Murphy's Law: 98 Percent of Companies Use Open-Source, 29 Percent Contribute Back. What?


A recent survey hit my radar this weekend and, I must say, I’m not that surprised by the results. Contrary to my usual columns, I won’t bury the lede: Accenture polled 300 large organizations in both the public and private sectors and—surprise!—found that half of them are “fully committed” to using open-source software in their businesses.

To be honest, I expected results more in line from the Zenoss survey I ran across this weekend, which notes that 98 percent of all enterprise companies use open-source software in some capacity. But I’ll leave that difference up to nomenclature / polling differences. The real juice of Accenture’s story is buried in a single, meager sentence somewhere toward the bottom of the press release: less that 29 percent of surveyed companies intend to shovel their open-source contributions/modifications/development back into the community.

Wait a second.

We’ve been down the, “What is open-source?” road before. I won’t bore you with a 700 word diatribe surrounding the exact definition of the term (it’s not that boring to me ). However, it’s within the very nature of open-source to be community-dependent and, more importantly, community-driven. To not contribute back to the very people who basically give you an entire software platform completely gratis… well… it’s just not right!

However, I’m honestly surprised that the “29 percent” figure isn’t a lot lower. I can only speak to that-which-I-work-for-beyond-Maximum-PC, but it seems as if a number of those situated in higher positions within a company far too easily equate the phrase “open source” with “completely free,” as in, “If we could find an open source project to replicate X costly service, that would be awesome!”

There’s nothing ultimately wrong about that. Or is there? Should open-source software be treated as an extension of the definition of “freeware,” or should that which carries an open-source license be held to a higher standard than a mere free download for the masses?

Simply put, what does open-source want to be? That’s kind of a vague question shouted to the heavens, as it were, so let me clarify. If the very nature of “open-source” is defined by a software’s free price tag mixed with few restrictions on modifying the underlying source code to one’s own needs, then great. That’s about where we are right now.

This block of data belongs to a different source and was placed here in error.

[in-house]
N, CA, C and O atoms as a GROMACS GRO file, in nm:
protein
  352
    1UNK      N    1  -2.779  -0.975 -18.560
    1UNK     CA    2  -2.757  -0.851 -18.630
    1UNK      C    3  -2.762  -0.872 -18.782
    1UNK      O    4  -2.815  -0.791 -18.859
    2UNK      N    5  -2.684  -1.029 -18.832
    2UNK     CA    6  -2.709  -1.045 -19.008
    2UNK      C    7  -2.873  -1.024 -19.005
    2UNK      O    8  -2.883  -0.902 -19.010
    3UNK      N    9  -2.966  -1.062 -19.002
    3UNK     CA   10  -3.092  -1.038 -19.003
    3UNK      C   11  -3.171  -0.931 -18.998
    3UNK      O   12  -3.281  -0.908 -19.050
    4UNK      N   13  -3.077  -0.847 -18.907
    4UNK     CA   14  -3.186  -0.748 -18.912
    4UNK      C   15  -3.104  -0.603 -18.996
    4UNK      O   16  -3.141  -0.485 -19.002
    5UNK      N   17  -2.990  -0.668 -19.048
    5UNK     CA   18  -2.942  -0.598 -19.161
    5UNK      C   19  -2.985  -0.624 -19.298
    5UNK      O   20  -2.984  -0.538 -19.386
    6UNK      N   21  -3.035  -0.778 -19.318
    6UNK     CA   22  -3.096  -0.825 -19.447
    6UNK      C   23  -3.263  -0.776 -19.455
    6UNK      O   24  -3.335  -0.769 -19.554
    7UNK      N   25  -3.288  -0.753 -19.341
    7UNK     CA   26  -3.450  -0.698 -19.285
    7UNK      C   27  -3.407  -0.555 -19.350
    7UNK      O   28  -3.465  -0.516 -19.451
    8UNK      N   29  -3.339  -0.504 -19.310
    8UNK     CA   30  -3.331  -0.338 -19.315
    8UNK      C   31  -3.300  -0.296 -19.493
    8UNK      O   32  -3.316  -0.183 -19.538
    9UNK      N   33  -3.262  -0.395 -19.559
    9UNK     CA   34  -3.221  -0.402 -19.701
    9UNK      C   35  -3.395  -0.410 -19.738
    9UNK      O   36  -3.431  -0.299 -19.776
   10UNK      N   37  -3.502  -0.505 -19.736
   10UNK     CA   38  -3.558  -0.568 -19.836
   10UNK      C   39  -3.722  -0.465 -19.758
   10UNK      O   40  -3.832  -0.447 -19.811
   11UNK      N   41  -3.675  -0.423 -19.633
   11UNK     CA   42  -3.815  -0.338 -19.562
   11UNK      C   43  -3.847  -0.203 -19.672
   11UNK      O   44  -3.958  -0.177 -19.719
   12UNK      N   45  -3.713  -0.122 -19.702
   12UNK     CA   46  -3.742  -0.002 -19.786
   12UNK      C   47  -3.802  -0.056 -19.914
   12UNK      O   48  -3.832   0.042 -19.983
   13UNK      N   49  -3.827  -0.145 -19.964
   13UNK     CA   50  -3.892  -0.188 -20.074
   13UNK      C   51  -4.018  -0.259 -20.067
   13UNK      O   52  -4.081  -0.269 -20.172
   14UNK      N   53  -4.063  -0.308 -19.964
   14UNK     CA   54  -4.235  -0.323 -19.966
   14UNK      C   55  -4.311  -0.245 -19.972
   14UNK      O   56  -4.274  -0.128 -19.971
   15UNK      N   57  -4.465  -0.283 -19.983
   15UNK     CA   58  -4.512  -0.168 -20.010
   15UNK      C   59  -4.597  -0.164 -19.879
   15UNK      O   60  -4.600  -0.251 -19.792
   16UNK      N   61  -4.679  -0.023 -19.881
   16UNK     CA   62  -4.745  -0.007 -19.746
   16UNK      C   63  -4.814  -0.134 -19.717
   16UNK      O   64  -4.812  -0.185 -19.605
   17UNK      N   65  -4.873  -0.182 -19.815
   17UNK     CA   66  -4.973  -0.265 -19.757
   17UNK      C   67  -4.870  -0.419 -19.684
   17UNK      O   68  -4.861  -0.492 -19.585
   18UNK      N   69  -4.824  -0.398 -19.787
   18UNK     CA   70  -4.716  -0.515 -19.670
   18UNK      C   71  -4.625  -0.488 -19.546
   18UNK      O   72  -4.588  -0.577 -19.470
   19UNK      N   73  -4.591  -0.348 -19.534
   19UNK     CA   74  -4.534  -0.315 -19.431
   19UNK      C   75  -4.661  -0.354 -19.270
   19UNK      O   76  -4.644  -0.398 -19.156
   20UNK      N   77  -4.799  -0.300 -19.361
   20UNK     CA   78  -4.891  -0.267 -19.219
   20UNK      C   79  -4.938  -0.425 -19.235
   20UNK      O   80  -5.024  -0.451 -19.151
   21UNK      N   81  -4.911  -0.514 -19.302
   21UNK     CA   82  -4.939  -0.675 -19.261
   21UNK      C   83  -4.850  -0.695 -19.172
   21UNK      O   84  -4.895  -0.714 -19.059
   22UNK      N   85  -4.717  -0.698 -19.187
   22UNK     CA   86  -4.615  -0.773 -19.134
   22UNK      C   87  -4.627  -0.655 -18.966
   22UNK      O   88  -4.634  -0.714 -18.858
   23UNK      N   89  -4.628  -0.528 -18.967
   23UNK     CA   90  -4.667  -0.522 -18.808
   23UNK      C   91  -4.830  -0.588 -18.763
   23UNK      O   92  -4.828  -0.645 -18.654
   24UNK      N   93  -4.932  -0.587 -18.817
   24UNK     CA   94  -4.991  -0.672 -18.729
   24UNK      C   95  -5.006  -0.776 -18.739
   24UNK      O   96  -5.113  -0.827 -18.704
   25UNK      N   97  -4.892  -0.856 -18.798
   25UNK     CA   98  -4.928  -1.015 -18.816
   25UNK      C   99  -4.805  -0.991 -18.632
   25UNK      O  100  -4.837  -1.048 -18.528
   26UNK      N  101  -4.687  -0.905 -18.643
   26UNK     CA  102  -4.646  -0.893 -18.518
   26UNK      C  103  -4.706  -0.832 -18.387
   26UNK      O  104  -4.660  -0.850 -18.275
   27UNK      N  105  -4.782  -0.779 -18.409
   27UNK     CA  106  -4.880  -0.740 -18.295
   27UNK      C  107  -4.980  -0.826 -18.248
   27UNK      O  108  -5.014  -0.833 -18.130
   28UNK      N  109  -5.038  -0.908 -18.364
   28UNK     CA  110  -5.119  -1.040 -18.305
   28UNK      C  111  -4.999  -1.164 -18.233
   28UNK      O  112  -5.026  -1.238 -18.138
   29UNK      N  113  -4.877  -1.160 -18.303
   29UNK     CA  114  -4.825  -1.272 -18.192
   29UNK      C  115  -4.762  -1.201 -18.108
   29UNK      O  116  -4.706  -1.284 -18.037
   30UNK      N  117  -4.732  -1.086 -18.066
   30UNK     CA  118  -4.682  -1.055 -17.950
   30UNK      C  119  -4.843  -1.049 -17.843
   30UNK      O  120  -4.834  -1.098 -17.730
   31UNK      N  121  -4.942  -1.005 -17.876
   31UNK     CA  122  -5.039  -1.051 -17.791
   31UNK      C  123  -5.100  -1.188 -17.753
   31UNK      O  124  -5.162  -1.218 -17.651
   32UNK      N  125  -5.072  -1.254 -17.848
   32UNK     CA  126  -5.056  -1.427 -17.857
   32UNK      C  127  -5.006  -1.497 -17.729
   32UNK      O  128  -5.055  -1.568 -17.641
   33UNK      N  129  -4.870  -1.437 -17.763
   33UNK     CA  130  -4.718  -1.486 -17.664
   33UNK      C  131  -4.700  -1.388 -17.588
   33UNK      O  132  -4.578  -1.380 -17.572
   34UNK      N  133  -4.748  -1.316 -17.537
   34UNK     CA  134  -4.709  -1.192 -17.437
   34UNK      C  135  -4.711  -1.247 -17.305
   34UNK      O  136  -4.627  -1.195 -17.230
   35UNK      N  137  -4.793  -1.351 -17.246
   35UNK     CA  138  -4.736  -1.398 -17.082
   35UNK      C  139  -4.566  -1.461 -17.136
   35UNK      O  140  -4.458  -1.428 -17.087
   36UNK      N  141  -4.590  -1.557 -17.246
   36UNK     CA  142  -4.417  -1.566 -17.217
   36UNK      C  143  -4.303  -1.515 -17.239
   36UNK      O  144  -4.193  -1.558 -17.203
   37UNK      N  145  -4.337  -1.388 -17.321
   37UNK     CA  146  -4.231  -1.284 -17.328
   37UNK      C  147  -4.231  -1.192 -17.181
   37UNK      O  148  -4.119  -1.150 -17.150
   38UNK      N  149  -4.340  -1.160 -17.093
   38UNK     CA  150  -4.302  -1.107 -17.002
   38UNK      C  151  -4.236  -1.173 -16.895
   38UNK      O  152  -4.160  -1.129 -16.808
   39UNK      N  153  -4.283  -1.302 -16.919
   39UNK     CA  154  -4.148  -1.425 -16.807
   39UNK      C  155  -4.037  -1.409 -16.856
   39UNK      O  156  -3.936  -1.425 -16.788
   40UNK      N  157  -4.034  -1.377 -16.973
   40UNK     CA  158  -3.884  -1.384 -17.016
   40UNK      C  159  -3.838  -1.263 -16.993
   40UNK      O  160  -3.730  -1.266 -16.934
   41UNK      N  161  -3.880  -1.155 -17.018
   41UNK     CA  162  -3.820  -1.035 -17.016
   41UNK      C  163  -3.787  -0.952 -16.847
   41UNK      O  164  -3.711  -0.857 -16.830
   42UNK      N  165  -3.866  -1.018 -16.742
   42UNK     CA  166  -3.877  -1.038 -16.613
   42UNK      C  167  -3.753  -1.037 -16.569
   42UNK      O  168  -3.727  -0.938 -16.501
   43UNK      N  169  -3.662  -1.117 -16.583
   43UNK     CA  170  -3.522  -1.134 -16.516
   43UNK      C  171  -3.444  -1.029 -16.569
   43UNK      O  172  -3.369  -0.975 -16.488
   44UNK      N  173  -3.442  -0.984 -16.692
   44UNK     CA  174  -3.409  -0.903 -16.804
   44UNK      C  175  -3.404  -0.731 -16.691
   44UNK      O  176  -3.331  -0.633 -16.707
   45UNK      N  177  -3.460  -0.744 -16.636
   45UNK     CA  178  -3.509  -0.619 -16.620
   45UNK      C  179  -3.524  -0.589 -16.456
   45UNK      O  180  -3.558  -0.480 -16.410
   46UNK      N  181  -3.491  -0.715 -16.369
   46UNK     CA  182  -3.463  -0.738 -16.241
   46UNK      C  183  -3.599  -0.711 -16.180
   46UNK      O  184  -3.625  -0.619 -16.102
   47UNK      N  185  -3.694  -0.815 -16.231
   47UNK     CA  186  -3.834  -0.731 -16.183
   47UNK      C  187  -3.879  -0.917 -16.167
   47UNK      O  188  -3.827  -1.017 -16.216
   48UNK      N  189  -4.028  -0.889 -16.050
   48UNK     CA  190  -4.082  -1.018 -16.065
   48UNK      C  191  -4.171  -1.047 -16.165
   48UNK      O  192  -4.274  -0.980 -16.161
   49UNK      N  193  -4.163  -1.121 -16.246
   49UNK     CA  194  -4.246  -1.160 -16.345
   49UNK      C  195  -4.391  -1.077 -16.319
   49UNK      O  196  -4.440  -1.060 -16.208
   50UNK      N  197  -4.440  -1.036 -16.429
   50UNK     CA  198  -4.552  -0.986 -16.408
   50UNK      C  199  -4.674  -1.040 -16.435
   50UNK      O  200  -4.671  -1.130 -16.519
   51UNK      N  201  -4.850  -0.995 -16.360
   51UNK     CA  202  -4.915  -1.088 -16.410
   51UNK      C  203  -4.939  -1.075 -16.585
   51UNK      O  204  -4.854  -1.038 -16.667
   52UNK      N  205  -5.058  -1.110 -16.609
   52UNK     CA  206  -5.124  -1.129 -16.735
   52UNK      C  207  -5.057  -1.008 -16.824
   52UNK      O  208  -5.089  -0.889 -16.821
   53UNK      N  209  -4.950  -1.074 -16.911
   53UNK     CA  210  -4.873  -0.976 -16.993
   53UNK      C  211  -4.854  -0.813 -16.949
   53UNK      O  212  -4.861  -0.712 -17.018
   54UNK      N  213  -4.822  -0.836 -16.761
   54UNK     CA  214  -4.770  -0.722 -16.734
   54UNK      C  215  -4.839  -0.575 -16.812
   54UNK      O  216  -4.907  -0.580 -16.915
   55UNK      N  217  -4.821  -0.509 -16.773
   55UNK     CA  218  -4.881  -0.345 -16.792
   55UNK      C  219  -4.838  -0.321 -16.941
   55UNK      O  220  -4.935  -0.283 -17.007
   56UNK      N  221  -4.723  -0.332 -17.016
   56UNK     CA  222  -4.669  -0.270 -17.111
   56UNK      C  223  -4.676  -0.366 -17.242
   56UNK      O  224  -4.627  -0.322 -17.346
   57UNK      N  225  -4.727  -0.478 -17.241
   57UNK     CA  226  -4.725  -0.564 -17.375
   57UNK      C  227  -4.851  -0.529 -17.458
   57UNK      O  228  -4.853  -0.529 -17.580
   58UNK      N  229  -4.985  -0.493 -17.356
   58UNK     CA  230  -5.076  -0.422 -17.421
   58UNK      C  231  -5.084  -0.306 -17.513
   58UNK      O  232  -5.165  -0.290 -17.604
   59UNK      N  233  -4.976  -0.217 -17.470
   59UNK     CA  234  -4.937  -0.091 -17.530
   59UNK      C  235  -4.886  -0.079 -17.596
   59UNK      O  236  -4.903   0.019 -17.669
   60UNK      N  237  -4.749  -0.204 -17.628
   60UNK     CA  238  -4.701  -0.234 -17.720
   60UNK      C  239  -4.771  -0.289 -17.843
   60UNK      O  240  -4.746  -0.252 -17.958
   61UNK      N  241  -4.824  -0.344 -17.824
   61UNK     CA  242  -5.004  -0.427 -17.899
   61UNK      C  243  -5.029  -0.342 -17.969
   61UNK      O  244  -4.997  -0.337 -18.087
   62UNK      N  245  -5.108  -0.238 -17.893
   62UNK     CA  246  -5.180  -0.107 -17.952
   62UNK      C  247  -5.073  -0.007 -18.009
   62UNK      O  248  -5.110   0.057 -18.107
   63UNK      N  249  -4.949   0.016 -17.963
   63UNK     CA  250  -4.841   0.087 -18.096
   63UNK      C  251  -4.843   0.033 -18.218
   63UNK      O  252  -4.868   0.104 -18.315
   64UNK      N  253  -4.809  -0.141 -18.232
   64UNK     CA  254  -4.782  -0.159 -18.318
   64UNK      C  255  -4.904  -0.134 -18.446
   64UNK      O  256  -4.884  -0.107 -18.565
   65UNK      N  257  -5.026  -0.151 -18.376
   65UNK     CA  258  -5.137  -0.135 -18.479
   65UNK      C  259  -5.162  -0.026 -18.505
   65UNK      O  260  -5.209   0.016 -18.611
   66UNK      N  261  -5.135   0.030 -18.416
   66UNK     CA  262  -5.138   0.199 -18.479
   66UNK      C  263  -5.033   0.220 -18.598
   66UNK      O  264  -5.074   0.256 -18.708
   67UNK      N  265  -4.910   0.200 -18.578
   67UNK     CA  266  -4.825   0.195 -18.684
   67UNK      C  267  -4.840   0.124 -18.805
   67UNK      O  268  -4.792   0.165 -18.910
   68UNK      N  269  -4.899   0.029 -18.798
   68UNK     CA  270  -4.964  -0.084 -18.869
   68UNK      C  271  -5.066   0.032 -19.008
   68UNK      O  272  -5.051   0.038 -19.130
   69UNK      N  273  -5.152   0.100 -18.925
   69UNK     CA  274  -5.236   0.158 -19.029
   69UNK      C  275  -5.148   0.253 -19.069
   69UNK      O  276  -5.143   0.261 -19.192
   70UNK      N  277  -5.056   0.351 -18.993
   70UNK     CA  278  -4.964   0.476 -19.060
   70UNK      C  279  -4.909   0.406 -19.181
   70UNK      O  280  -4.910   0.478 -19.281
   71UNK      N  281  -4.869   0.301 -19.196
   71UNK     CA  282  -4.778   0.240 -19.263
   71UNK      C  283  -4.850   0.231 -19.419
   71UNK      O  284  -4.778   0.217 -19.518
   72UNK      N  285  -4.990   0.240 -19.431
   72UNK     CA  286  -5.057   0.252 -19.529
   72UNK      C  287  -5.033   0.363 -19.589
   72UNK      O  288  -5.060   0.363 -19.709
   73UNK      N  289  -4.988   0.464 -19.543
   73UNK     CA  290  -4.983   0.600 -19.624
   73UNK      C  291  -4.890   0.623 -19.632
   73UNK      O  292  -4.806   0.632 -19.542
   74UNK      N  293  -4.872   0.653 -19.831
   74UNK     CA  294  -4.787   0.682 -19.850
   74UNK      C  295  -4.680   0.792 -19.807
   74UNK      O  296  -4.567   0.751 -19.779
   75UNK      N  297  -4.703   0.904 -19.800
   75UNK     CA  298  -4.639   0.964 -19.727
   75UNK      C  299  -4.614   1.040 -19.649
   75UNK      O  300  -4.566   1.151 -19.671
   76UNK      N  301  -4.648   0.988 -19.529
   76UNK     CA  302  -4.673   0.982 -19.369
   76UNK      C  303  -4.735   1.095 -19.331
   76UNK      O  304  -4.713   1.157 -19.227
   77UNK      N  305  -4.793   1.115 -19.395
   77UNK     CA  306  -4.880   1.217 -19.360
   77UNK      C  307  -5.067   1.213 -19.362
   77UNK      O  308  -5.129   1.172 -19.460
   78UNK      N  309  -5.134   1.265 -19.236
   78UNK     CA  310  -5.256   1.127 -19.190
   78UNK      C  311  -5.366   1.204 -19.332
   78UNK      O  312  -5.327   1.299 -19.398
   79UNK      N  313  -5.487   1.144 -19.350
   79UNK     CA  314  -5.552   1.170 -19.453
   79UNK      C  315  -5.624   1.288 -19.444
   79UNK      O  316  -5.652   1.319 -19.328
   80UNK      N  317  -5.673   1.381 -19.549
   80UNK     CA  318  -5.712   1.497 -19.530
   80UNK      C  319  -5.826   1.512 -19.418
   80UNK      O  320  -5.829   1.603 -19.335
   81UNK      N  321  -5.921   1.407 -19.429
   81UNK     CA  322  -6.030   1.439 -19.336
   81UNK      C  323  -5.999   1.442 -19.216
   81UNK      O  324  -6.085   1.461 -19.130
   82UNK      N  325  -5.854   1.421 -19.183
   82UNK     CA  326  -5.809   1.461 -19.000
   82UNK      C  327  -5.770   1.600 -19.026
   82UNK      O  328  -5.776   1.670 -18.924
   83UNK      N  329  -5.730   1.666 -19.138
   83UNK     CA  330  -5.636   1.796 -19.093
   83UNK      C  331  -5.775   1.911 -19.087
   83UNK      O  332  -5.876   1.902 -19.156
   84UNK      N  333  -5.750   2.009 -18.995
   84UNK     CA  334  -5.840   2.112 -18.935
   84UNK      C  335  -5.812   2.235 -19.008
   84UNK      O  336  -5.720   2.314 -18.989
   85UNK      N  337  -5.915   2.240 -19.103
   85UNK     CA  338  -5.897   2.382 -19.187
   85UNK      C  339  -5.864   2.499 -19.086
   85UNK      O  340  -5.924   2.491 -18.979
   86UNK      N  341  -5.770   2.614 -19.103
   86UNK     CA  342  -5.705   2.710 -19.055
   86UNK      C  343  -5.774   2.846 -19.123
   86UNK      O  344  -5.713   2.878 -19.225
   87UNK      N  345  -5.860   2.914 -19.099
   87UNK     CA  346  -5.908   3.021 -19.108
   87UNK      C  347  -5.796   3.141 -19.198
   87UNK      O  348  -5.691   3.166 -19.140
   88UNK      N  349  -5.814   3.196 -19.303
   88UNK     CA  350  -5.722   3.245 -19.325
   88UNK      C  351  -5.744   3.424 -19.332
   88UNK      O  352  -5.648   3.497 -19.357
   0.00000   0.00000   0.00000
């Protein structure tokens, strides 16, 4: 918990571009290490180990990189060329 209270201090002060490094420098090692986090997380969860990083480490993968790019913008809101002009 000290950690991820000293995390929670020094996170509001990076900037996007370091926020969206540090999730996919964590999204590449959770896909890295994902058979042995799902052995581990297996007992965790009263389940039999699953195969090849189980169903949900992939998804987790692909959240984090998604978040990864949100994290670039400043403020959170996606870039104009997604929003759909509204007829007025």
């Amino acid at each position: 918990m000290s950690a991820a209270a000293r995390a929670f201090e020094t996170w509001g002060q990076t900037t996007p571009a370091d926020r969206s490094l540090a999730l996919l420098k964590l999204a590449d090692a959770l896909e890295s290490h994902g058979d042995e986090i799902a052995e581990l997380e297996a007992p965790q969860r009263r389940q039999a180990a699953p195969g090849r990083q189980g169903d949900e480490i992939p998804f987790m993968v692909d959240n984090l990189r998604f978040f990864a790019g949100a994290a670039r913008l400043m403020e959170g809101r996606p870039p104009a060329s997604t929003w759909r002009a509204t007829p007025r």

I would assume that we’ve created “open-source” software partly as a means to distinguish it from simple “free” applications that, themselves, can be walled off from third-party modification while nevertheless remaining free to download and use. That was a mouthful and, worse, it veers narrowly close to the, “open-source versus free” discussion I’ve been trying to avoid. So allow me to simplify: If one downloads open-source, should one be compelled to contribute to the betterment of the program?

That would royally shaft anyone looking to benefit from open-source software as it currently exists, but is that so much of a bad thing? I realize that not everyone is a full-fledged codemonkey, so it’s not as if (perhaps) you, or I, could fire up Notepad++ and start hacking away at the innards of a particular application (I simplify; of course we wouldn’t use Notepad++). Still, part of me wonders if that shouldn’t be a de-facto requirement for open-source software.

Yes, I said it. Ditch the, “You can modify open-source apps in private and never release them to the community if you so desire” loophole. Ditch the, “You may download this and run it across an entire enterprise for no cost whatsoever” deal. Relegate open-source software to the contributors: Only those that propagate an application in some capacity--be it raw coding, publicity help, hosting mirrors, whatever—can reap the benefits of the “free” software.

The benefits, of course, are more than just free. Open-source, by its very nature, opens up an application to an almost Wiki-like pool of contributors, all willing to sacrifice their time, talent, and energy toward bettering a product simply, “because we can.” Why should so many others just take from the community chest or, worse, take and modify… but not give back?

Would this really stick it to those that depend on “free” software to survive? Not really. What’s to stop a group from releasing two versions of a software: One that’s open-source—up-to-the-minute support and feature additions so long as you, yourself, contribute—and one that’s freeware—a lesser-supported version that you may not alter in the slightest. Heck, maybe it’ll even have built-in advertising or something along those lines.

But 29 percent? Only 29 percent of companies using open-source intend to give back to the hand that fed them? The spirit of open source spins in its grave; that’s practically theft.

David Murphy (@ Acererak) is a technology journalist and former Maximum PC editor. He writes weekly columns about the wide world of open-source as well as weekly roundups of awesome, freebie software. He can't code applications for beans.

Around the web